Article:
>Romania’s election law: Everything you always wanted to know…
.… but couldn’t really be bothered to ask.
But if you, like me, have been kept awake at night wondering how Romania’s new variant of the first-past-the-post electoral system will work, help is at hand. SSEES PhD student Dan Brett has heroically trawled the Romanian press to come up with the following explanation of the new system. I have inserted a few comments of my own in square brackets
- The elections take place in one round only.
- The national territory is divided into 42 electoral districts, corresponding to the 41 counties plus Bucharest.
- Each electoral district contains a number of single member districts (SMDs) corresponding to the number of deputy/ senator seats for that district. [The new system will be used for elections to both houses of parliament]. Up to 95% of the number of mandates will be the same as in the 2004 elections, thus there will be 330 uninominal colleges [which I think is Romania political-speak for single member district] for the House of Deputies and 135 for the Senate, the rate of representation being of one deputy to 70,000 citizens and a senator for 160,000 [a provision carried over from the previous electoral system, presumably because article 62.3 of the Constitution specifies that “The number of Deputies and Senators shall be established by the electoral law, in proportion to the population of Romania.”
- The electoral threshold for the parties is 5% (nationwide); there is also an alternative threshold which entitles those parties to enter Parliament that did not reach the electoral threshold but have winning candidates in 6 single member districts for the House of Deputies and in 3 for the Senate.
- In each SMD a political party has the right to sign up one candidate only; the elector votes by applying the stamp on one candidate for the House of Deputies and on one candidate for the Senate.
- The candidates who obtain in an SMD 50% plus one vote become MPs.
- If the party they belong to has not reached the electoral threshold, they do not become MPs.
- All the votes obtained by the candidates are added to the county and national electoral subtotal [Rom. zestrea = the dowry] of the party they belong to.
The remaining seats will be distributed according to the following procedure follows:
(i) in the first stage it is calculated how many seats go to each party in each electoral district [presumably proportionally?]; from this you subtract (if there are any) those seats obtained directly by the parties in that particular county through winning a SMD by a qualified majority. [This is a fairly classic mechanism used in so-called Mixed Proportional electoral systems – where the PR element functions as a compensatory mechanism for parties which do badly in SMD contests. Elections to the Scottish Parliament use this mechanism, for example]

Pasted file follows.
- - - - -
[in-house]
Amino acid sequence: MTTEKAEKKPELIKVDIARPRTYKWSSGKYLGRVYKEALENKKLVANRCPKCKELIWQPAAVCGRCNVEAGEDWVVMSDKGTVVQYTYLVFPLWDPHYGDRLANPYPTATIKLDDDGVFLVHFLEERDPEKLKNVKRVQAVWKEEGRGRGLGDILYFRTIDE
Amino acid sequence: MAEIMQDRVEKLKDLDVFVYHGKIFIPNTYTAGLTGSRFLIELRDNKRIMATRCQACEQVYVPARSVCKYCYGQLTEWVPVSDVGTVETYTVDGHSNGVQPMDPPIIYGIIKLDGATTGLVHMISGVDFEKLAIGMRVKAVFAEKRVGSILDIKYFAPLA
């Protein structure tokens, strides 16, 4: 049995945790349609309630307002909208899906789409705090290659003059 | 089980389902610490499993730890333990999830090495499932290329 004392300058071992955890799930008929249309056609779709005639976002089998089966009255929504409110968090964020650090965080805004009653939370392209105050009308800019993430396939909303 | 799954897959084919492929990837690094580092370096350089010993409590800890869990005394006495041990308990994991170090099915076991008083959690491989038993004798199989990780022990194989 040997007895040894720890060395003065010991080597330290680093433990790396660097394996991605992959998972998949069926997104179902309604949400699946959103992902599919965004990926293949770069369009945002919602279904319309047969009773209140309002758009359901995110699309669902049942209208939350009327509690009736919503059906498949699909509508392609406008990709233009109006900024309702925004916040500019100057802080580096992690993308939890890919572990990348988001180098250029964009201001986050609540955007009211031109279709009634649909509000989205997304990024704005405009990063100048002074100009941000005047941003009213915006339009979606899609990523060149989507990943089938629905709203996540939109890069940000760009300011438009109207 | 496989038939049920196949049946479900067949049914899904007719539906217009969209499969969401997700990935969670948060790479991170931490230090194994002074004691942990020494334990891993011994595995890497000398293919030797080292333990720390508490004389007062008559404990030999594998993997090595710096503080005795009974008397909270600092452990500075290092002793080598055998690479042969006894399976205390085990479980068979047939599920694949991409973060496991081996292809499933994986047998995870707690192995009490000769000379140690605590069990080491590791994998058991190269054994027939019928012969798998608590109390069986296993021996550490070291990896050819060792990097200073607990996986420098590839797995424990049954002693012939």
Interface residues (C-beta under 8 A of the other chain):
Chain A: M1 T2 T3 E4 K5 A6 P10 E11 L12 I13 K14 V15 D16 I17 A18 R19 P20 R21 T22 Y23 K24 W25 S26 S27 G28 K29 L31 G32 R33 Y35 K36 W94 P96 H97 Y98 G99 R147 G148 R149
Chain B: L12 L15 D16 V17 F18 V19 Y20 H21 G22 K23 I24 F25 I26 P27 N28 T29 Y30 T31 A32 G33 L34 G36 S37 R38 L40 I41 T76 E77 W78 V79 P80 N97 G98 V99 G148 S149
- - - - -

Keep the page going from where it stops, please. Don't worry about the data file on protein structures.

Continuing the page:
(ii) then at the level of each district they draw up a ‘party list’ which will contain all the candidates of the respective party in the descending order of the votes obtained. [This procedure of creating a ‘party list’ by ranking individual candidates from the same party is used in Finland, I believe]
(iii) At the district level, seats are distributed to the better positioned candidates of those parties entitled to seats, but only function of the electoral quota they obtained.
(iv) It is possible that after this stage not all seats will have been distributed. Those undistributed are redistributed, function of the percentage obtained at the national level by the parties, to the best rated candidates in their parties in the respective counties. It is not possible for a MP to ‘travel’ to another district. [This additional national tier .distributing unawarded seats loosely resembles what happens in Hungary, except that in Hungary unawarded seats from regional PR lists are awarded like this, as the Hungarians have a second run-off round to sort out who is elected in SMDs]
- For the first time, Romanians residing abroad elect – from among themselves – four deputies and two senators. [A Croatian style ‘virtual constituency’ – I am not quite sure how this will square with the population requirement given the generally low turnout of ex pat voters]
- The Presidents of the District Councils [regional authorities] are elected by a vote in one round, the winner being the one who obtains the simple majority. [This rather controversial provision seems to have been tacked on Social Democrat deputies, but doesn’t concern national elections, as far I can work out]
The 64, 000 dollar (lei?) question is, of course, what happens to the large number of SMDs likely to be unfilled because no candidate has 50%+ of the poll and those SMDs where a candidate does win with 50%+, but his or her party is debarred from representation because it doesn’t meet the national threshold. Presumably, they will be redistributed using (using a proportional mechanism?). If so, the whole system is in fact likely to be in effect a ‘mixed’ election system with Finnish style open PR ‘lists’ with the interesting variant that the precise balance between deputies elected by SMD and those elected by PR will not be clear beforehand.